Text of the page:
Jane underwent the lung thoracentis in the afternoon. Afterward, the placement of a naso-gastric tube caused profuse bleeding. Jane was “aggressively suctioned” and received oxygen until stabilized. Jane states: “My children told me I looked like I had been through a war after that procedure. I bled profusely.”

September 22 – 24, 2006

For three more days, Jane’s condition remained in limbo—neither getting notably better, nor getting notably worse. Even with repeat blood transfusions, anemia remained a problem, and her kidneys were barely functioning. She received plasmapheresis on September 22 and 25.

Jane also continued to suffer from cognitive trouble. She was described as intermittently confused and disoriented. On September 23, critical care specialist Dr. Goldman described Jane as “pale, disoriented and tachypneic at times, with abdominal distension and generalized edema.” His impression was respiratory insufficiency, anemia, renal insufficiency and HUS.

It was hard for Jane’s husband and family to keep up with each new medical challenge. On September 24, a chest x-ray showed evidence that Jane was suffering from a collapsed lung. That day, her blood pressure was also abnormally high. Her levels of LDH, a liver enzyme, had begun again to climb, a sign of increased hemolysis, the destruction of red blood cells.

September 25 – 28, 2006

On her fifteenth day at St. Luke’s Medical Center, there was a disturbing and confusing development. Despite the numerous blood transfusions, and the previous stabilization of her red blood cell counts, suddenly there were signs again of hemolysis—red blood cell destruction. Her hematocrit and hemoglobin had both fallen again. Moreover, her platelet count, which had been normalizing, was once more declining. As a result, Jane received another blood transfusion, and she underwent plasmapheresis.

Unfortunately, despite the transfusion, Jane’s platelet count continued to fall. Her doctors began to suspect that she was suffering from heparin-induced thrombocytopenia (HIT). HIT is essentially a complication that can arise from hemodialysis, and it is life threatening in its own right. It was thus decided that the drug-therapy that accompanied hemodialysis would be altered, and that Jane would be closely close-monitoring for the further development of HIT.

The speech therapist attempted another swallow-test on September 26, but Jane still could not coordinate swallowing with breathing. Sadly, as a result, Jane was forced to remain on intravenous nutrition—eating or drinking by mouth was just too dangerous. Indeed, the very next day Jane was coughing, and blood was noted in her “oral secretions.”

Jane’s abdomen had also become increasingly distended and painful. Nalini Guda, MD, a gastroenterologist, was called in to evaluate this development. After examining Jane, and her by now lengthy medical records, Dr. Guda concluded that the placement of a rectal tube would be necessary to provide “colonic decompression.” The tube was placed on September 28. Jane also received another round of plasmapheresis that day.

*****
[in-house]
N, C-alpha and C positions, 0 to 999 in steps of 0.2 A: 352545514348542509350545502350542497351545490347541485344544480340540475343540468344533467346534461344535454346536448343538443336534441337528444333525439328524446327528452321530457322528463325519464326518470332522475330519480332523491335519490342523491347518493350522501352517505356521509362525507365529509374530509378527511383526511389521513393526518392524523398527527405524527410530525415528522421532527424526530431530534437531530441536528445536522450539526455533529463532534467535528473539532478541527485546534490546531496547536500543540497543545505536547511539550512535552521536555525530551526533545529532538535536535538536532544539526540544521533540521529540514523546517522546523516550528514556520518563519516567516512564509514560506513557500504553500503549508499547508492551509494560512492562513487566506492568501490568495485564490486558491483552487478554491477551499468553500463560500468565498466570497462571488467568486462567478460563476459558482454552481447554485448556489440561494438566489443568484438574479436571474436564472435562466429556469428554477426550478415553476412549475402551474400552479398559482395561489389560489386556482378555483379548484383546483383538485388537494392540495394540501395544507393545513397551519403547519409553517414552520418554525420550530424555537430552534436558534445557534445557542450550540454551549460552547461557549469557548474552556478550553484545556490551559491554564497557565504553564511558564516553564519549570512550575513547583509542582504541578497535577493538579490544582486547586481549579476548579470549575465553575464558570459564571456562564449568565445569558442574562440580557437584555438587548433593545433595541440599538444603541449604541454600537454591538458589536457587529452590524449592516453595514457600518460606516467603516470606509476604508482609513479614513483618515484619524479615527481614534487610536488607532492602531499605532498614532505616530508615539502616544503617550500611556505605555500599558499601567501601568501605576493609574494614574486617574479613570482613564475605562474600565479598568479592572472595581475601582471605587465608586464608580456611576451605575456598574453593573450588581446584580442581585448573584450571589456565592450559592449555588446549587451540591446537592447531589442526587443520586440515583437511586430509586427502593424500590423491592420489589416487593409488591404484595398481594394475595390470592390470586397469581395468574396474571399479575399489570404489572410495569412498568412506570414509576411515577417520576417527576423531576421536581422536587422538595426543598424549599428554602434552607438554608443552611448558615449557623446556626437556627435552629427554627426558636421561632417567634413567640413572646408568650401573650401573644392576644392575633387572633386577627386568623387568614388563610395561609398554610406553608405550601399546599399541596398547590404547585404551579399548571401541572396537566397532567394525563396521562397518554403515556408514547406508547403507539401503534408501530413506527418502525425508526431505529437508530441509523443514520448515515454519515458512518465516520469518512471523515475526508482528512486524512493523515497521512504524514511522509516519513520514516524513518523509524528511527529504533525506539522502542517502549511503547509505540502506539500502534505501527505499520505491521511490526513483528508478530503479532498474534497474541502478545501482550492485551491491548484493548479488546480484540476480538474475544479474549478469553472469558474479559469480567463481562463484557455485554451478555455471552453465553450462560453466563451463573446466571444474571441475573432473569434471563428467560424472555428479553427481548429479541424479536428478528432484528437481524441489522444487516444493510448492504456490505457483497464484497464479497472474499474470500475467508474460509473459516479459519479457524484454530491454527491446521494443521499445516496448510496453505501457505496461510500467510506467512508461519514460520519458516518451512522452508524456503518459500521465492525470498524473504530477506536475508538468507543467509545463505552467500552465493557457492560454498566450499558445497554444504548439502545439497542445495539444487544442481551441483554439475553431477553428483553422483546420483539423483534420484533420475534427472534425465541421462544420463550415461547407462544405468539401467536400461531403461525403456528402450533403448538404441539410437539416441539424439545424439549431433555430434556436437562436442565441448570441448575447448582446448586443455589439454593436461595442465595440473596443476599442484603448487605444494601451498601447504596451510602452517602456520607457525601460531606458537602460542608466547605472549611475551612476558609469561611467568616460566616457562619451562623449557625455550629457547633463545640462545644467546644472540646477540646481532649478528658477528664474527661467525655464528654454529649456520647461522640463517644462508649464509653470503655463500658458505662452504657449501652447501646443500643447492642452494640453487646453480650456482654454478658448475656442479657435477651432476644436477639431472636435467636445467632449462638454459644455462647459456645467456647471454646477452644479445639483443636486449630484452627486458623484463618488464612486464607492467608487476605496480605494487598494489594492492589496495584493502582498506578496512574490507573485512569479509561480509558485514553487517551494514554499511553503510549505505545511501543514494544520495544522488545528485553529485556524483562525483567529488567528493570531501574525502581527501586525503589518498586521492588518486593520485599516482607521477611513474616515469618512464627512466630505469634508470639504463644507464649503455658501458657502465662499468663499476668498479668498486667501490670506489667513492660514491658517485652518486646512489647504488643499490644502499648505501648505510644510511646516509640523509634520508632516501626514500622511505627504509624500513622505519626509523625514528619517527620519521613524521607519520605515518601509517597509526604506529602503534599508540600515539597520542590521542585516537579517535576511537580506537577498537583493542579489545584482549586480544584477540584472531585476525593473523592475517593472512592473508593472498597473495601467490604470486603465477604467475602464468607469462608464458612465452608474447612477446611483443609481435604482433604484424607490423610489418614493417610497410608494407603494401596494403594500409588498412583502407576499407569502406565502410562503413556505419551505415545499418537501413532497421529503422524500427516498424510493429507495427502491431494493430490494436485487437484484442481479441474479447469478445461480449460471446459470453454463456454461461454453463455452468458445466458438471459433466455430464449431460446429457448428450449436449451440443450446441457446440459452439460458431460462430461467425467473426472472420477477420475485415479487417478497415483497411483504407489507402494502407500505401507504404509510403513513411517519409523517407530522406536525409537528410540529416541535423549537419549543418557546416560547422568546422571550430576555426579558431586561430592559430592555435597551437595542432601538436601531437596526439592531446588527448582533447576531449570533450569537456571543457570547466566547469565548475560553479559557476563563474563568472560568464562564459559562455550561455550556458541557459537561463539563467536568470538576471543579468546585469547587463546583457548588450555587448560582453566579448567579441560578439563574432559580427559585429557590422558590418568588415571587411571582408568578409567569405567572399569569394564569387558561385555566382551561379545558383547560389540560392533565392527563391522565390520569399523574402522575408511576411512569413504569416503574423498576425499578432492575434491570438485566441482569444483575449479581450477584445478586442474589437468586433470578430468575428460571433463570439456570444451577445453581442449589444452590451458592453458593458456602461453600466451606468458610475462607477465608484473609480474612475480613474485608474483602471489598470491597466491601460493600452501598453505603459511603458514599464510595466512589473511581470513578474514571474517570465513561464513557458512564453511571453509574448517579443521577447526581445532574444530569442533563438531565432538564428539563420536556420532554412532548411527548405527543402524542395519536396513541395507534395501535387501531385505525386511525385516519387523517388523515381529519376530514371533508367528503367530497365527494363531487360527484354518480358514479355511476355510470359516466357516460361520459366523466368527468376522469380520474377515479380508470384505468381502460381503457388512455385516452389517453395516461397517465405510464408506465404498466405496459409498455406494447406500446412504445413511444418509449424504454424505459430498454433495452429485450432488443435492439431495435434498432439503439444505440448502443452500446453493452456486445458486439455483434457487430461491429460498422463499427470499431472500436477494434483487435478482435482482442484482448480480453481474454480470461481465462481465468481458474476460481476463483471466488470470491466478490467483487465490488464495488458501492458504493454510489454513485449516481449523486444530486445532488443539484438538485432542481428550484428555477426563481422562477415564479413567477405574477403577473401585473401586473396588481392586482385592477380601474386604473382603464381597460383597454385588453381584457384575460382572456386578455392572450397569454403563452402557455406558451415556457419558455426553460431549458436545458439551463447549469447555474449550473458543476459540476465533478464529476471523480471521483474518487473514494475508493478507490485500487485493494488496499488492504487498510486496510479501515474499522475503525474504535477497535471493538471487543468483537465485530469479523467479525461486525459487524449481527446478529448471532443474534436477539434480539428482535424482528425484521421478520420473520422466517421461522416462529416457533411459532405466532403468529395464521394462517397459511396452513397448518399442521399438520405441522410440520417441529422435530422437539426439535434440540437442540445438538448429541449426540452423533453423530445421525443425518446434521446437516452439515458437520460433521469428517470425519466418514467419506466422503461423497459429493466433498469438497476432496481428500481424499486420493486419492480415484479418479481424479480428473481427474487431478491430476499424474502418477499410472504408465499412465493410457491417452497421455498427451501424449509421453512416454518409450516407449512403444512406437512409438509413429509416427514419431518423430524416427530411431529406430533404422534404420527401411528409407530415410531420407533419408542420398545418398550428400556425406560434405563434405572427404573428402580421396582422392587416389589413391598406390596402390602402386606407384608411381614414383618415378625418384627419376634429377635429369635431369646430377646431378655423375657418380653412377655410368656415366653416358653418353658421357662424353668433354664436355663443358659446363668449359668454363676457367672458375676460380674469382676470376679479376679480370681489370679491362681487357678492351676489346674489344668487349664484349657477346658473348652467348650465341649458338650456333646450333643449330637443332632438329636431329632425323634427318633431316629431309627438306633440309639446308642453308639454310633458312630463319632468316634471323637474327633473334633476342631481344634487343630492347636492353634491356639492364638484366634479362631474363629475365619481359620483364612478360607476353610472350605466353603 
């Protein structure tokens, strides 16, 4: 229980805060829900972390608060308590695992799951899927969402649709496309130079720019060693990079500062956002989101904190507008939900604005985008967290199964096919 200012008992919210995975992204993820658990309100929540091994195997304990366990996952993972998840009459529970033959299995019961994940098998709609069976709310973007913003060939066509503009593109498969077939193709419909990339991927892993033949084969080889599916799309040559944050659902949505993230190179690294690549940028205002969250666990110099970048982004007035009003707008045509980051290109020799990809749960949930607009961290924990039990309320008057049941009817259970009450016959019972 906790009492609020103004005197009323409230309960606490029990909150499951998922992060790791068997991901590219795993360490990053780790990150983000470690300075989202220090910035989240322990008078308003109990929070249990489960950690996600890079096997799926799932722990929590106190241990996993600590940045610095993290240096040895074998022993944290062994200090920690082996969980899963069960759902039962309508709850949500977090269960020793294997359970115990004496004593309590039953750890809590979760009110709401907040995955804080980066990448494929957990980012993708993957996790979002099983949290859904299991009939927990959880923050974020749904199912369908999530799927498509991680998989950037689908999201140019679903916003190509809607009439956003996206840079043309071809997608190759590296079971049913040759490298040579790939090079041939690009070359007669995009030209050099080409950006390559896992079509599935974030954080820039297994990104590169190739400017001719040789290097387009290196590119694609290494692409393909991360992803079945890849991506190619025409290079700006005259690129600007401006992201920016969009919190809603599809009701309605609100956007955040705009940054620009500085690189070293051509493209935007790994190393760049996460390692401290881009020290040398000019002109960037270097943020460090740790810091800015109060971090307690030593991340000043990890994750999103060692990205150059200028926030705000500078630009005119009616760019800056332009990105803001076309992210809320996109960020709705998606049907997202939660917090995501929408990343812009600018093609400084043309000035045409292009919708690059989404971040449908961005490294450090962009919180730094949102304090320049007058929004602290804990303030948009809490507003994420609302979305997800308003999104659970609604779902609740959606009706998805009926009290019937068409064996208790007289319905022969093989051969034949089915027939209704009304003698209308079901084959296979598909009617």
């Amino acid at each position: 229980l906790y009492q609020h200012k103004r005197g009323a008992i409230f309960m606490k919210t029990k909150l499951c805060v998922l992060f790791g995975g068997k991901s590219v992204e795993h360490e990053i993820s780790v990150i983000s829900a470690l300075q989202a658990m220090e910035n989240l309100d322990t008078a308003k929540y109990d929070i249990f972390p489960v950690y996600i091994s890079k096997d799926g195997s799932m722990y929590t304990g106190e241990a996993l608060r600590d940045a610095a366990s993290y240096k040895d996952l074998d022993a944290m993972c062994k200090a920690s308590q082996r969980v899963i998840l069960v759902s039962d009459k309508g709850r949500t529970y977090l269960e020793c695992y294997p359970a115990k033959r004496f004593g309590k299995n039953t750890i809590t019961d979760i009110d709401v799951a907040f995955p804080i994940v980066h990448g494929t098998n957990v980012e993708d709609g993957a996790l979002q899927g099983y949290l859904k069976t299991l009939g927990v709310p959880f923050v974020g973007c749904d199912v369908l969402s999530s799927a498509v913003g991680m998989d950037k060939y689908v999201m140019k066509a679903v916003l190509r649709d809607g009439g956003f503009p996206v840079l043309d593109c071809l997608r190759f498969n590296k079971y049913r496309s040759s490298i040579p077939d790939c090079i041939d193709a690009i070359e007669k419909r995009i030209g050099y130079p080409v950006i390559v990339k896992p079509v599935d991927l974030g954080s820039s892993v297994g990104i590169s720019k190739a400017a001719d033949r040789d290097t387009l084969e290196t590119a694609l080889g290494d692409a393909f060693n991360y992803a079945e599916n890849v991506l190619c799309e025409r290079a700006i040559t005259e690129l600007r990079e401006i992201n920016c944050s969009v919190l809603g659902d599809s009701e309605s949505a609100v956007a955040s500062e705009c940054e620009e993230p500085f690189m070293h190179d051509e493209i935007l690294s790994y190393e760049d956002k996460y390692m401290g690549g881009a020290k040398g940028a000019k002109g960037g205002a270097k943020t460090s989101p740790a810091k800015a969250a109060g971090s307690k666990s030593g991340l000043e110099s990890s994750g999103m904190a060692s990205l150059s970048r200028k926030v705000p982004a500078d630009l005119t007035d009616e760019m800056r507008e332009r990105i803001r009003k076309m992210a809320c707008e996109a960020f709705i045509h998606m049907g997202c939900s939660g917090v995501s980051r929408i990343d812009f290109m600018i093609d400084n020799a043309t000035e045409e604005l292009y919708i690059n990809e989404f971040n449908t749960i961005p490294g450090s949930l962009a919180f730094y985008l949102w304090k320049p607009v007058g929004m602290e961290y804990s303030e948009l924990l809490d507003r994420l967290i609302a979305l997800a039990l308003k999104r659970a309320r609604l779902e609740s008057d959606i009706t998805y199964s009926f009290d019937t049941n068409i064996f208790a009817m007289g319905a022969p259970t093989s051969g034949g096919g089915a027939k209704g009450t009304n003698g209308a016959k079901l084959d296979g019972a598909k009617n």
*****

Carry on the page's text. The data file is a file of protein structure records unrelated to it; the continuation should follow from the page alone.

September 29 – October 3, 2006

The next five days were a real challenge for Jane and her family. Her red blood cell and platelet counts had continued to decline, despite aggressive treatment for HIT. But in a rare bit of positive news, there were signs that her kidney function was improving. This better news was more than offset, however, by the fact of Jane’s worsening respiratory distress. She had to be sedated, and placed back on mechanical ventilation. It was devastating blow for the family, who well understood that Jane being able to breathe on her own was necessary for her survival. Thus, despite their most fervent hopes, it started to seem like Jane might not survive.

Still on the ventilator the following day, the news for the family got even worse. Chest x-rays revealed that Jane was now also suffering from a pulmonary embolism—one more possibly fatal complication. She was treated with a drip infusion of an anti-coagulant, Argatroban, which her doctors thought should be effective.

On October 2, Jane received plasmapheresis again. Throughout the procedure, her heart-rate was significantly elevated and she was running a fever. She was still not close to producing normal amounts of urine—a sign that her kidneys still were not functioning as needed. Her red blood cell counts had been stable for several days, but once more started to decline. The next day blood tests suggested that her kidney function was declining again. Consequently, she underwent hemodialysis that afternoon, while a blood transfusion was given at the same time.

October 4 – 7, 2006

An awful milestone was reached: Jane had been in the hospital for a month. Thankfully, this day also saw the most significant improvement in her condition so far. Her platelet and red blood cell counts were both up, and her kidney function had improved as well. She was noted by her doctors as “very awake and well-oriented.” Even better, she was deemed stable enough to be removed from the ventilator—a fact that cheered her family incredibly.

The day was not without setbacks, however. Soon after the ventilation tube was removed, Jane became nauseated and vomited. Also, because her LDH was still elevated, she was treated with plasmapheresis again. Nonetheless, both her doctors and her family allowed themselves the hope that perhaps Jane had finally taken a solid turn for the better.